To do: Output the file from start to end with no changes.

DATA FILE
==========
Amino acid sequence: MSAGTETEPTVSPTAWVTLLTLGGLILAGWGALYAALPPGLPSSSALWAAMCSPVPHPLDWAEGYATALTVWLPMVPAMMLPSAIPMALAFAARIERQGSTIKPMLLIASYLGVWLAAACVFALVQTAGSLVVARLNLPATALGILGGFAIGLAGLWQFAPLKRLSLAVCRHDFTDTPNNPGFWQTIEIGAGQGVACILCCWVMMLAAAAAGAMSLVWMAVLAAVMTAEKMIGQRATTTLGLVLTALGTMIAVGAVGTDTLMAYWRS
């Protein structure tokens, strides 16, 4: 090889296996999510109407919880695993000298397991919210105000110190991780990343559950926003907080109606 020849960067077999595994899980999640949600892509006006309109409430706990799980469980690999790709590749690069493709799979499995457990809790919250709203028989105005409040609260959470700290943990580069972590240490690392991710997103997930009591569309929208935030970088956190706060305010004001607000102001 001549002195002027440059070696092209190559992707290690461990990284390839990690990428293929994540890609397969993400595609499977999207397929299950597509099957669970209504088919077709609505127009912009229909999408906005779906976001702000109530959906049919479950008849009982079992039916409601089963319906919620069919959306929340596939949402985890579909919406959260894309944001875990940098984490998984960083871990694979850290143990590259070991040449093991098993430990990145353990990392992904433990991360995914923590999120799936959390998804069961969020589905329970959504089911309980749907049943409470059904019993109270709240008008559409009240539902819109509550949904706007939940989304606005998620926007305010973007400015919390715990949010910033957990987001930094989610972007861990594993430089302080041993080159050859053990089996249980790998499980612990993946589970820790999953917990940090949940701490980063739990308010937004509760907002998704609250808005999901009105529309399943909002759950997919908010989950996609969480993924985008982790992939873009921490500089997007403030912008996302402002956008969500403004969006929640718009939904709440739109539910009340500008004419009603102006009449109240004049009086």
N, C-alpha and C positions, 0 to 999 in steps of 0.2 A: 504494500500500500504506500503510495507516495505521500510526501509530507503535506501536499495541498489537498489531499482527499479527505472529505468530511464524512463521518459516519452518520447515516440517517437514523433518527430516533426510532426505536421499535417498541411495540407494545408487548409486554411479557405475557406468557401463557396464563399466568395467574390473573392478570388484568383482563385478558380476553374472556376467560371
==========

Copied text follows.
Amino acid sequence: MSAGTETEPTVSPTAWVTLLTLGGLILAGWGALYAALPPGLPSSSALWAAMCSPVPHPLDWAEGYATALTVWLPMVPAMMLPSAIPMALAFAARIERQGSTIKPMLLIASYLGVWLAAACVFALVQTAGSLVVARLNLPATALGILGGFAIGLAGLWQFAPLKRLSLAVCRHDFTDTPNNPGFWQTIEIGAGQGVACILCCWVMMLAAAAAGAMSLVWMAVLAAVMTAEKMIGQRATTTLGLVLTALGTMIAVGAVGTDTLMAYWRS
């Protein structure tokens, strides 16, 4: 090889296996999510109407919880695993000298397991919210105000110190991780990343559950926003907080109606 020849960067077999595994899980999640949600892509006006309109409430706990799980469980690999790709590749690069493709799979499995457990809790919250709203028989105005409040609260959470700290943990580069972590240490690392991710997103997930009591569309929208935030970088956190706060305010004001607000102001 001549002195002027440059070696092209190559992707290690461990990284390839990690990428293929994540890609397969993400595609499977999207397929299950597509099957669970209504088919077709609505127009912009229909999408906005779906976001702000109530959906049919479950008849009982079992039916409601089963319906919620069919959306929340596939949402985890579909919406959260894309944001875990940098984490998984960083871990694979850290143990590259070991040449093991098993430990990145353990990392992904433990991360995914923590999120799936959390998804069961969020589905329970959504089911309980749907049943409470059904019993109270709240008008559409009240539902819109509550949904706007939940989304606005998620926007305010973007400015919390715990949010910033957990987001930094989610972007861990594993430089302080041993080159050859053990089996249980790998499980612990993946589970820790999953917990940090949940701490980063739990308010937004509760907002998704609250808005999901009105529309399943909002759950997919908010989950996609969480993924985008982790992939873009921490500089997007403030912008996302402002956008969500403004969006929640718009939904709440739109539910009340500008004419009603102006009449109240004049009086």
N, C-alpha and C positions, 0 to 999 in steps of 0.2 A: 504494500500500500504506500503510495507516495505521500510526501509530507503535506501536499495541498489537498489531499482527499479527505472529505468530511464524512463521518459516519452518520447515516440517517437514523433518527430516533426510532426505536421499535417498541411495540407494545408487548409486554411479557405475557406468557401463557396464563399466568395467574390473573392478570388484568383482563385478558380476553374472556376467560371